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Welcome to my blog which I hope to develop with some interesting material on ultra running both on the trails and road including reports on races and interesting training runs, views on kit and equipment as well as anything else I find of interest. I love running for adventure, opportunity and well being. Enjoy!

Monday, 7 January 2013

Day 26: Cook Strait Crossing (Makara Beach to Capt. Cook’s monument, Ship Cove) & Ship Cove to Camp Bay


Start: Makara Beach (1,623km)
Finish: Camp Bay (1,724km)
Distance for the day: 101km
Cumulative distance: 1,724km

by Mark T

Jez's whoops of delight said it all as we paddled towards the beach in the beautiful Ship Cove at Captain Cook Monument on Sunday afternoon. A small crowd of cheering onlookers had gathered to applaud Jez as his kayak glided onto the sand.

We had left Makara Beach on the North Island at 5am, just as dawn was breaking.

It had taken 9 hours to paddle the 44km.

Our departure had been delayed by an unexpected deterioration in the weather on Saturday afternoon. Jez had triumphantly run the last 29k of the North Island on Saturday morning finishing at Island Bay, south of Wellington. He immediately ran into the sea to celebrate his remarkable achievement of 1623km in 25 days!

He then cycled up to Makara Beach on the West coast fully expecting to make the Cook Strait crossing that afternoon, having been encouraged by a promising forecast. However Jez's delight rapidly turned to great disappointment when Tim Taylor, our guide for the Crossing, told us that it would not be wise to do the crossing that afternoon due to a change in the forecast to 30 knot Northerly winds. The forecast for Sunday was no better but it was decided to stay near the beach overnight, to be ready to paddle before first light, & to set off if conditions allowed.

We were back to the kayaks at 4.20am &, in view of a better forecast, we departed full of optimism & anticipation.

We got off to a flying start with a flat sea, a following wind, & a beautiful dawn to witness. However, an easy first 2 hours was followed by a rapid change in wind direction & speed, & we found ourselves paddling into a strong headwind against the tidal flow. Cape Koamaru remained tantalisingly on the horizon & did not seem to get any closer over the next 2 hours! It was a case of grinding on.

Eventually we reached Arapawa Island on the north-east tip of the South Island &, landing for a short break after nearly 6 hours & 32km of paddling, we had successfully crossed the Strait. However we were still 12km short of our final destination. At that moment Tim received a gale warning for Cook Strait & we realised how fortunate we had been, but we wondered what the last leg of our journey would bring.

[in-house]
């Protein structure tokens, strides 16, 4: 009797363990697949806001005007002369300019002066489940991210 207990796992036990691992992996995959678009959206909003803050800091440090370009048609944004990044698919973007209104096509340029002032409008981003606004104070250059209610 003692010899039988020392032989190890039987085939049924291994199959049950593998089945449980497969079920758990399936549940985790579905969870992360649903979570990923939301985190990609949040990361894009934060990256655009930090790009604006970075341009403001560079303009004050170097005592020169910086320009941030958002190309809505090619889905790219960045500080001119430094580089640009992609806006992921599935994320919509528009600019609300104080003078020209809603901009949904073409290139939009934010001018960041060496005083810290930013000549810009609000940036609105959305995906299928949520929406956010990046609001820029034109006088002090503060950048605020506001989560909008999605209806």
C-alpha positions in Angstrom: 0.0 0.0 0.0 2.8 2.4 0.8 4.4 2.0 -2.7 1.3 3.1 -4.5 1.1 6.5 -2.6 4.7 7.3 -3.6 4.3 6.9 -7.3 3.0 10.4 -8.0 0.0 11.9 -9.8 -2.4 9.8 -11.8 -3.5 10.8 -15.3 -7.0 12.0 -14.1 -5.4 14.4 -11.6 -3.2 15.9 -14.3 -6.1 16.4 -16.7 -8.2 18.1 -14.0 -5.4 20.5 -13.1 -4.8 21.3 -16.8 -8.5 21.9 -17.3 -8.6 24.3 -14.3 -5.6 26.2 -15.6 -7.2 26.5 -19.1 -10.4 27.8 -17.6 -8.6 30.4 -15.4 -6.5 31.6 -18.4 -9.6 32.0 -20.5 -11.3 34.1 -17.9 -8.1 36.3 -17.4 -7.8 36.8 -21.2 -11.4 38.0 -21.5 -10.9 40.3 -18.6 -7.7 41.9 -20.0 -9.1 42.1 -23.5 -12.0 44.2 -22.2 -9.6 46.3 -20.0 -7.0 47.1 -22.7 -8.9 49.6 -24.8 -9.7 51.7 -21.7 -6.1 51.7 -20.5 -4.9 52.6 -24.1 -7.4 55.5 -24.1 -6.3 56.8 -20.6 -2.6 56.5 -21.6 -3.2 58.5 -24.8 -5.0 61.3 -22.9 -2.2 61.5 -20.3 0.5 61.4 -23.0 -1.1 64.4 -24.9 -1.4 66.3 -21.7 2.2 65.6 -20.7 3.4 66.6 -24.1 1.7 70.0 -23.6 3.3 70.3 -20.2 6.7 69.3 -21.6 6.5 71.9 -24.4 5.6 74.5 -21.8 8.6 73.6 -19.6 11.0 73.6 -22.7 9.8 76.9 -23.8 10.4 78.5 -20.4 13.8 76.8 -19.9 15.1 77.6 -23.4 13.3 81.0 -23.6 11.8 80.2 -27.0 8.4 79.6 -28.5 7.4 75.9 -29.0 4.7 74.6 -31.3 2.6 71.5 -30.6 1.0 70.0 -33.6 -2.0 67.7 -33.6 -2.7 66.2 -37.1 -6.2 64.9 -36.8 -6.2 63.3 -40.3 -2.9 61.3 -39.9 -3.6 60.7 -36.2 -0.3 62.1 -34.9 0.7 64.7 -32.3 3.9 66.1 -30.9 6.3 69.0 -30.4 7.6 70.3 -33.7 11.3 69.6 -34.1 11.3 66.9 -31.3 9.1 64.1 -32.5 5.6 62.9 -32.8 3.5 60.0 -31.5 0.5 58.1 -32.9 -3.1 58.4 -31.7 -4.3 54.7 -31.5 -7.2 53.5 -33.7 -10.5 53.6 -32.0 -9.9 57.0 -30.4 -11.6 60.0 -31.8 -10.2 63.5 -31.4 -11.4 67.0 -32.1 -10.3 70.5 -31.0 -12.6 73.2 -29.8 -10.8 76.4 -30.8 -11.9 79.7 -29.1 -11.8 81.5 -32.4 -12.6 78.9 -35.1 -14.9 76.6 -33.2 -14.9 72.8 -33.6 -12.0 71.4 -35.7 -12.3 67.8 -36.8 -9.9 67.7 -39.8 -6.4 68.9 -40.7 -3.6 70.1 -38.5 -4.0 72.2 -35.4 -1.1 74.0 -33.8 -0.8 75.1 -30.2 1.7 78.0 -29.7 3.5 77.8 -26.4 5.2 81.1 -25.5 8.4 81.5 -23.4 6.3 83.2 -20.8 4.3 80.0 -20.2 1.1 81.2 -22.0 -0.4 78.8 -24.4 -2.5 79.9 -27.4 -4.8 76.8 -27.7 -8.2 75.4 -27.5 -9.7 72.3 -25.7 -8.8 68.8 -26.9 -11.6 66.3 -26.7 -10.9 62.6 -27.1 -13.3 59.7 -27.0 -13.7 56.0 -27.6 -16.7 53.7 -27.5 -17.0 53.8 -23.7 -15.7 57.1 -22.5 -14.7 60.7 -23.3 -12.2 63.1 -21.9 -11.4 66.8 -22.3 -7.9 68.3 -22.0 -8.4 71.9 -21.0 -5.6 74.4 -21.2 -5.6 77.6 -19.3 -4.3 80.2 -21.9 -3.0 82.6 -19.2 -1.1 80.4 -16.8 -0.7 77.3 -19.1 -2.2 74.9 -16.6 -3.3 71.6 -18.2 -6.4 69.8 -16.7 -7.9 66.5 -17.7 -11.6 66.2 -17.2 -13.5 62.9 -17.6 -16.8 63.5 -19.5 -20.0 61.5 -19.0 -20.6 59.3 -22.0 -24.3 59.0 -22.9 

After 10 minutes on the beach we were back on the water & enjoyed 'rock-hopping' our way along under the cliffs to the Cape &, at last, we were able to turn into the beautiful Queen Charlotte Sound.

To our delight we were greeted by a flat calm sea & we began to relax in the warm sunshine whilst trying to make out Captain Cook's Monument in the distance. However the wind was to return as a sudden squall blew up on our beam, testing us over the final kilometres.

The landing at Ship Cove was a huge moment for Jez as the Cook Strait crossing was the most unpredictable section of the whole trip, & it's successful completion was critical to Jez's dream of completing an end-to-end of New Zealand solely by human power.

Tim Taylor of http://nzkayaker.com/ was our guide for the Cook Strait crossing. He is perhaps New Zealand's foremost sea kayaker being the only person to have completed a full circumnavigation of the North & South Islands. His skill & judgement in deciding when to make the crossing was crucial to our success & we are very grateful to Tim.

We are also grateful to Bournemouth Canoes for supplying us with our excellent Werner paddles.

Mid-Strait

The temporally calmer waters of Queen Charlotte Sound

Tim and I

Pretty chuffed to be on South Island - dry land!

Captain Cook's monument - so much history to the location

Kissing dry land!

5 comments:

Mike W said...

What a fantastic paddle and I take my hat off to you guys , that long in a sea kayak with an endless horizon ,well done. Sounds lucky with the weather and I am so glad that it worked so that you could do what you had set out to do.
Mike W

Sue and Antonio said...

Very happy to read of your successful crossing. Congrats to you all! Sue and Antonio

Anonymous said...

Well done Team! That's a major part of the jigsaw cracked; don't take your eye off the ball though, plenty more ground to be covered.

MtM

Thomas said...

Congrats on all you've achieved so far,great effort and sounds like lots of fun.Enjoying your blog,keep it coming!!
Good luck for next stage
Stephen and Debs

Jessica Berlanga said...

Super! what a wonderful feeling it must be to have achieved the crossing on top of everything else you've done, thank you for sharing!

Jess from sunny Mexico